The Farm Labor Tour is a travel and journalism project covering this seldom discussed and immensely critical aspect of putting food on our tables. The national local foods movement has drawn a groundswell of attention to the economic benefits and the ecological values associated with eating food that’s grown close to home. And yet, few stories closely examine the lives of the people who do the difficult field work necessary to ensure that a consistent supply of food makes it to market.

This project combines my personal and professional lives by investigating the farm worker history of my grandparents and exploring current farm labor practices and key issues. My intention is to tell the stories of farm labor in a way that’s accessible, and encourages and inspires readers to make closer connections to the people, economics, and environmental elements of a truly enduring food system.

Through face-to-face interviews, written essays and photos I will create an historical record of three migrant farm workers who lived and struggled in the 1930’s and 1940’s in California. These elder farm workers are my aunts who migrated from Tipton, Oklahoma, to the San Joaquin Valley in central California with my grandparents in 1937. To gain a comparative snapshot of current farm labor conditions I will also interview farmers, ranchers, cowboys, farm workers, farm labor activists, and others.

So, what’s the travel plan? On Labor Day, September 3, I’ll begin driving from my home in Carbondale, Illinois, to the central part of the state for an interview with a successful sustainable farmer. The next day I’ll head west for more farmer interviews beginning in Iowa and then on to stops in Wyoming, Idaho and Oregon. Around the second week of September I’ll travel south through Oregon to northern California for the first recorded family interview with one of my aunts. On to the West Coast for more gathering, including the Bay Area for a recorded interview with another of my aunts, then on to the Central Valley to interview more family members, activists and others.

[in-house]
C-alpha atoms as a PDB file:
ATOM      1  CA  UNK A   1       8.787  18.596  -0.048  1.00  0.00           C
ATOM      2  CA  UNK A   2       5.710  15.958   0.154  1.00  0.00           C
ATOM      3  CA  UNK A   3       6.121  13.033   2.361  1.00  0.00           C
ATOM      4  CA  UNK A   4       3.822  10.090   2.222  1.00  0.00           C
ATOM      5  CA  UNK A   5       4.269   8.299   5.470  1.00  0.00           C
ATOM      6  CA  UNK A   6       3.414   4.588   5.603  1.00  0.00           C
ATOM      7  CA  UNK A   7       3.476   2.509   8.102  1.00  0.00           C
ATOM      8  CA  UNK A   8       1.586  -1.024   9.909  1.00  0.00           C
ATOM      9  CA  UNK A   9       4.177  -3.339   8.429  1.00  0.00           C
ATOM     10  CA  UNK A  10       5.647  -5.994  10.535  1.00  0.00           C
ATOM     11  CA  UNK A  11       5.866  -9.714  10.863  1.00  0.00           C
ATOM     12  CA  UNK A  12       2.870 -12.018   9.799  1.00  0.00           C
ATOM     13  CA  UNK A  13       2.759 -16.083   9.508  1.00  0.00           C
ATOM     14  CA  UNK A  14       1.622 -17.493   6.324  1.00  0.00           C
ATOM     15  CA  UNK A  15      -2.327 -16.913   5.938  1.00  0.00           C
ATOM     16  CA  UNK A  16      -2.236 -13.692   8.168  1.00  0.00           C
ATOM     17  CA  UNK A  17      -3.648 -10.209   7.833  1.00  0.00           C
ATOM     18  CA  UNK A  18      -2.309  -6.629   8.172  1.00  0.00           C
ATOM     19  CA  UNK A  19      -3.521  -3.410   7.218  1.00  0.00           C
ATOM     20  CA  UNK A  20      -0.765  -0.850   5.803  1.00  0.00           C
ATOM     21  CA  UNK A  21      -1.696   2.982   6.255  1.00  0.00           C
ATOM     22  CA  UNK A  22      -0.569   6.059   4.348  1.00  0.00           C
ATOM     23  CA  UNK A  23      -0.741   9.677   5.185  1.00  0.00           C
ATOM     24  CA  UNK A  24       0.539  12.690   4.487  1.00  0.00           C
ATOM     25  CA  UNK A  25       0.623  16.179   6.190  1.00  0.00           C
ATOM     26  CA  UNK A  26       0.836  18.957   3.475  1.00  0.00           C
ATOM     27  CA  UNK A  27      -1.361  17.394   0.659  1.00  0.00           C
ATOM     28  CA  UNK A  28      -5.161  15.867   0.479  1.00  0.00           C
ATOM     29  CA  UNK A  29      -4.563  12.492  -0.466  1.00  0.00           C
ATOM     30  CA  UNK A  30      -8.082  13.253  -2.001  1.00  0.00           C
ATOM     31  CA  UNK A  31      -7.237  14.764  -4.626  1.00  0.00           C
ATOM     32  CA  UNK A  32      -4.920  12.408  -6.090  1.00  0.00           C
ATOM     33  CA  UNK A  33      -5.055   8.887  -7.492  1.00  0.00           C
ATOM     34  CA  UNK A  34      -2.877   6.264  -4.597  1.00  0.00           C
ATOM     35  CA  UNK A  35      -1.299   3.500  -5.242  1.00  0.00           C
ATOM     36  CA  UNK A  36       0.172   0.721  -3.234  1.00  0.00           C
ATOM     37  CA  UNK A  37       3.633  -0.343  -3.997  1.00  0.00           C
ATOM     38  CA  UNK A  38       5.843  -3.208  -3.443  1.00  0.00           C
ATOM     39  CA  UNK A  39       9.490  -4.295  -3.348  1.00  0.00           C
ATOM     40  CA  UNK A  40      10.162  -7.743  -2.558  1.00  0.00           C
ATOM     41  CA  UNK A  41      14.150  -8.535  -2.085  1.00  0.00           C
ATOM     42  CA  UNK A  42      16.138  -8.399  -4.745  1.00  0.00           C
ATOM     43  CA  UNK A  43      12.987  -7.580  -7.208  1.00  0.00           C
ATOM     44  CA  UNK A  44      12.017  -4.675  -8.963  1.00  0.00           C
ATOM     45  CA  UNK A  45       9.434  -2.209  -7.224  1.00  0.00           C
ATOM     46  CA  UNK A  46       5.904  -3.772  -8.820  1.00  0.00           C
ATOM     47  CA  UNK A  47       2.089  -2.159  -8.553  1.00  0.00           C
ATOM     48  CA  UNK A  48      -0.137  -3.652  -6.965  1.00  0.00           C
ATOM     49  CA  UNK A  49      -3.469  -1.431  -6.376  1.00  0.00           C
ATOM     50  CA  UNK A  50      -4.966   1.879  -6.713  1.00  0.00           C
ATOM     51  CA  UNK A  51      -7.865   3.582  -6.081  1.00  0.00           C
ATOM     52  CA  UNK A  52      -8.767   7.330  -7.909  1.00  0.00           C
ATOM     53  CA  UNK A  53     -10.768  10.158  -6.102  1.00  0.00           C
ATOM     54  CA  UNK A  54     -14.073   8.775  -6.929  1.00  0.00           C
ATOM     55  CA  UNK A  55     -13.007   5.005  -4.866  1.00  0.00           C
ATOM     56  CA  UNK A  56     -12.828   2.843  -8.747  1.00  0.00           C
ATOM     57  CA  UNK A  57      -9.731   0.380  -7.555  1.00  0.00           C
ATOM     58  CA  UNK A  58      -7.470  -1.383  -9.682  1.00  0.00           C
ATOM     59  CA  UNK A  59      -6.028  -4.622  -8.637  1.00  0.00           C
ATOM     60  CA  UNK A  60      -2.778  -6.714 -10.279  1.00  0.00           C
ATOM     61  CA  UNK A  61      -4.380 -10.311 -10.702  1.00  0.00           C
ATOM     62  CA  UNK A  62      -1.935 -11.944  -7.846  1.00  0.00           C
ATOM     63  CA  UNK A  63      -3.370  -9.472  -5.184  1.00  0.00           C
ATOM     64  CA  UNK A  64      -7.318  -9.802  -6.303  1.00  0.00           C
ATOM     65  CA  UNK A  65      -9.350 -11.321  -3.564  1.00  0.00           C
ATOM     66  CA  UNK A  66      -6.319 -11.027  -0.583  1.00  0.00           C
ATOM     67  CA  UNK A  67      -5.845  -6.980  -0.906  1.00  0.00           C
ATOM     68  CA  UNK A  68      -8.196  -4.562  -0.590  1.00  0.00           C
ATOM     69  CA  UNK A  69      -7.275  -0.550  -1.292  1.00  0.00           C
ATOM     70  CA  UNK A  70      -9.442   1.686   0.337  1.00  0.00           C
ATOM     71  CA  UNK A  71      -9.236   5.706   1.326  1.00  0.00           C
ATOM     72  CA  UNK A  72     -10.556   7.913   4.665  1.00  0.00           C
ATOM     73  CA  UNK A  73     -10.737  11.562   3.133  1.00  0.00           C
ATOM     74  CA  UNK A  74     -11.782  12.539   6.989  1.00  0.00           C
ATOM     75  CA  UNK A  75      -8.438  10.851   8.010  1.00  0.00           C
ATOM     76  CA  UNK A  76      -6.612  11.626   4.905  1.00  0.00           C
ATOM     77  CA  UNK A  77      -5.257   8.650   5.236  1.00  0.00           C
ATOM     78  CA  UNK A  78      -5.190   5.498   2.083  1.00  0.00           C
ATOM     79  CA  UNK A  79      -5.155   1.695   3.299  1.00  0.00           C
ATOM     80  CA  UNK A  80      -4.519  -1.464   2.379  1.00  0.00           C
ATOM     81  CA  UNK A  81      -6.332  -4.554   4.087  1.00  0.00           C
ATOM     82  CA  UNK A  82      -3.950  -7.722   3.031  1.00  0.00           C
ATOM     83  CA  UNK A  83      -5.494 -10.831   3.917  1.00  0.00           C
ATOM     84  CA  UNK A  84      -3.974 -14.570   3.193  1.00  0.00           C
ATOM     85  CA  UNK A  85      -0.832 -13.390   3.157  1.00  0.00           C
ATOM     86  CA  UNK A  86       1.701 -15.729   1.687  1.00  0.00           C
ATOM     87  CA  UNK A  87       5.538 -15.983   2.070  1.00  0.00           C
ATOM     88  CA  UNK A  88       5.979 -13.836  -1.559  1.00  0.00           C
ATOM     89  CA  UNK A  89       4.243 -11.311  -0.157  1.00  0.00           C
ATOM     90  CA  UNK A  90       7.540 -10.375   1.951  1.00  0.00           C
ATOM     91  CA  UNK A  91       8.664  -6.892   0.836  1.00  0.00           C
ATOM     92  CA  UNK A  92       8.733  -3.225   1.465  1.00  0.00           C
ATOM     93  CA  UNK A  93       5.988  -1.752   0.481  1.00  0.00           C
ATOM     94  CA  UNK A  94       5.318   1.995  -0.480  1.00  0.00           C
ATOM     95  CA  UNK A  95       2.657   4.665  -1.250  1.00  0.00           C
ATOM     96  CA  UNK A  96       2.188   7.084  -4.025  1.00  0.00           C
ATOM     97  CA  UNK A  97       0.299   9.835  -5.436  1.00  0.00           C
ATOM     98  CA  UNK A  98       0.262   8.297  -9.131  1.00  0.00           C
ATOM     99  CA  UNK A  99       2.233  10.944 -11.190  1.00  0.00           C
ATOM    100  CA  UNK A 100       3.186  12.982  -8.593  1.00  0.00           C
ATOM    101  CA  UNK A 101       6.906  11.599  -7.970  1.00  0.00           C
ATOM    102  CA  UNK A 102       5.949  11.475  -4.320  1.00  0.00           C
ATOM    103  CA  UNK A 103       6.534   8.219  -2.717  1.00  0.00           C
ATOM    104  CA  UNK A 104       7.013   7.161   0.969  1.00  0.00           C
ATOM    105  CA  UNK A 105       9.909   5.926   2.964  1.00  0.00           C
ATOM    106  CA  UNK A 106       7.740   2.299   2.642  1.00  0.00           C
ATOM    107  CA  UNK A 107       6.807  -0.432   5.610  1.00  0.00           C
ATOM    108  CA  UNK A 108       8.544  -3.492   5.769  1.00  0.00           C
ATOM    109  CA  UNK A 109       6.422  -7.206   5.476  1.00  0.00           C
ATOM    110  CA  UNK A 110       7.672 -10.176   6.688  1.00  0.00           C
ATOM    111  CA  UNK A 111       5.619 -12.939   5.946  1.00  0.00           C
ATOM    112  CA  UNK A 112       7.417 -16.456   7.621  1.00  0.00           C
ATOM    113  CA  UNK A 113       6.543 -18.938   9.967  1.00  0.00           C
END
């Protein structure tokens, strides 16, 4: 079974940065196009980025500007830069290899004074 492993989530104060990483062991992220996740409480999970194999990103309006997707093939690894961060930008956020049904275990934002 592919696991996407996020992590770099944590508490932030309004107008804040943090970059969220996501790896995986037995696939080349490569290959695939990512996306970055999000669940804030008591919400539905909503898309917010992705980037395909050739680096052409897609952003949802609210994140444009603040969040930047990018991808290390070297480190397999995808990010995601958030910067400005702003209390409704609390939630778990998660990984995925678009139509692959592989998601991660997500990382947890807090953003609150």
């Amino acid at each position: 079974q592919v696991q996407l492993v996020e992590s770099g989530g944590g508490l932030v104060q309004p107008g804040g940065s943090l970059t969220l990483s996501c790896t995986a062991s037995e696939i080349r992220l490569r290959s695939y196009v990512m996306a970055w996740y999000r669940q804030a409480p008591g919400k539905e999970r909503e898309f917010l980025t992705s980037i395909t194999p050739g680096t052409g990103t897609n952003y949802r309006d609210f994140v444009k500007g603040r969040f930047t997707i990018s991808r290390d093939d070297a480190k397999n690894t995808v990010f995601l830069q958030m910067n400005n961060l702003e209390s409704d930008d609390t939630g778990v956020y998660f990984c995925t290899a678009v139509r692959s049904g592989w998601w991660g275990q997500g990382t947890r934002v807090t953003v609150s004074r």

The second half of my travels will begin near the U.S.-Mexico border. I’ll investigate the current farm worker landscape by visiting entry points along the border in Arizona and New Mexico and interviewing people involved with immigration issues. Then through to Tyler, Texas, for the final family interview with my third aunt. My travels will come full circle, literally and figuratively, with a visit to the hometown of my grandparents in Oklahoma. I’ll arrive back home in Carbondale on Monday, October 1.

What do I expect to be the outcome of these stories? First I will build a knowledge base from the research and interviews: the entire trip will be fully documented on this blog and the Farm Labor Tour page on Facebook. Photos, audio interview clips and other field recordings will be posted regularly during the month-long trip. When the travel project is finished I’ll continue posting regular articles to follow up on the project and extend the research and education. Some of my friends have independently suggested this project sounds like the beginning of a book. I’m willing to let things evolve however they may.

To minimize costs, I’ll be staying with friends and family quite a lot and car-camping in between. I’ll have my laptop, mobile phone, digital recorder, lots of maps, and plenty of driving time to muse over the day’s events.

A huge thank you to everyone for your interest in this writing project. Please contribute as you like by posting your thoughts and relevant information in the Comments section of this site. Please also pass along this site to friends and family that you believe might find the information inspiring.

Thank you,

Dayna Conner

Carbondale, Illinois

This entry was posted in Updates. Bookmark the permalink.

Leave a Reply

Fill in your details below or click an icon to log in: Logo

You are commenting using your account. Log Out /  Change )

Google photo

You are commenting using your Google account. Log Out /  Change )

Twitter picture

You are commenting using your Twitter account. Log Out /  Change )

Facebook photo

You are commenting using your Facebook account. Log Out /  Change )

Connecting to %s